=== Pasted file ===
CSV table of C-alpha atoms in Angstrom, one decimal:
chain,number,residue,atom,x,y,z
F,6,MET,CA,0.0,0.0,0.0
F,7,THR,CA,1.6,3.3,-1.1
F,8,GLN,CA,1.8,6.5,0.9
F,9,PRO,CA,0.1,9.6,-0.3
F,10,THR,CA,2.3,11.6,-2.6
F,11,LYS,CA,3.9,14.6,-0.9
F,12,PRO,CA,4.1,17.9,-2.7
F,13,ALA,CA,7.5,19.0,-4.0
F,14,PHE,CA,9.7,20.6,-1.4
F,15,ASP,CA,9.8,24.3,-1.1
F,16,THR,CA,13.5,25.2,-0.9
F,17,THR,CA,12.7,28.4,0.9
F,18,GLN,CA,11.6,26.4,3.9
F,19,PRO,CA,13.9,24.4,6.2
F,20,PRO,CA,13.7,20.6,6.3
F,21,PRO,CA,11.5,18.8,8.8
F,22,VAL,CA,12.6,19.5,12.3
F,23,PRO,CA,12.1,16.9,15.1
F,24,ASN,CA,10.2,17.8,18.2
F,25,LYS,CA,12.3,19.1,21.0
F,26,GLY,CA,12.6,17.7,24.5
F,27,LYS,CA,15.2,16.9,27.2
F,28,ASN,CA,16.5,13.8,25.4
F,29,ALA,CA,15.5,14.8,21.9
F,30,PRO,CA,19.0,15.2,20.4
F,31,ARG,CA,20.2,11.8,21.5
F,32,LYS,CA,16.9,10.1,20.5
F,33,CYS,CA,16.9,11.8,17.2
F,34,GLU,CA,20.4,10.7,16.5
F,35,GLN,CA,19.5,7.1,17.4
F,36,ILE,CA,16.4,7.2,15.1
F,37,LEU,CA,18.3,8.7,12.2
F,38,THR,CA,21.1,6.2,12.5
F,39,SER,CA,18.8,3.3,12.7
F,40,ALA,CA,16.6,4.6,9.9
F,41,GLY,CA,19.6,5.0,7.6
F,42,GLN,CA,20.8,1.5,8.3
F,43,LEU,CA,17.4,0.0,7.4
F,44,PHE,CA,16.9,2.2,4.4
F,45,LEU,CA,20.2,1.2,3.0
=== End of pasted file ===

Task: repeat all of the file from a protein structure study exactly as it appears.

CSV table of C-alpha atoms in Angstrom, one decimal:
chain,number,residue,atom,x,y,z
F,6,MET,CA,0.0,0.0,0.0
F,7,THR,CA,1.6,3.3,-1.1
F,8,GLN,CA,1.8,6.5,0.9
F,9,PRO,CA,0.1,9.6,-0.3
F,10,THR,CA,2.3,11.6,-2.6
F,11,LYS,CA,3.9,14.6,-0.9
F,12,PRO,CA,4.1,17.9,-2.7
F,13,ALA,CA,7.5,19.0,-4.0
F,14,PHE,CA,9.7,20.6,-1.4
F,15,ASP,CA,9.8,24.3,-1.1
F,16,THR,CA,13.5,25.2,-0.9
F,17,THR,CA,12.7,28.4,0.9
F,18,GLN,CA,11.6,26.4,3.9
F,19,PRO,CA,13.9,24.4,6.2
F,20,PRO,CA,13.7,20.6,6.3
F,21,PRO,CA,11.5,18.8,8.8
F,22,VAL,CA,12.6,19.5,12.3
F,23,PRO,CA,12.1,16.9,15.1
F,24,ASN,CA,10.2,17.8,18.2
F,25,LYS,CA,12.3,19.1,21.0
F,26,GLY,CA,12.6,17.7,24.5
F,27,LYS,CA,15.2,16.9,27.2
F,28,ASN,CA,16.5,13.8,25.4
F,29,ALA,CA,15.5,14.8,21.9
F,30,PRO,CA,19.0,15.2,20.4
F,31,ARG,CA,20.2,11.8,21.5
F,32,LYS,CA,16.9,10.1,20.5
F,33,CYS,CA,16.9,11.8,17.2
F,34,GLU,CA,20.4,10.7,16.5
F,35,GLN,CA,19.5,7.1,17.4
F,36,ILE,CA,16.4,7.2,15.1
F,37,LEU,CA,18.3,8.7,12.2
F,38,THR,CA,21.1,6.2,12.5
F,39,SER,CA,18.8,3.3,12.7
F,40,ALA,CA,16.6,4.6,9.9
F,41,GLY,CA,19.6,5.0,7.6
F,42,GLN,CA,20.8,1.5,8.3
F,43,LEU,CA,17.4,0.0,7.4
F,44,PHE,CA,16.9,2.2,4.4
F,45,LEU,CA,20.2,1.2,3.0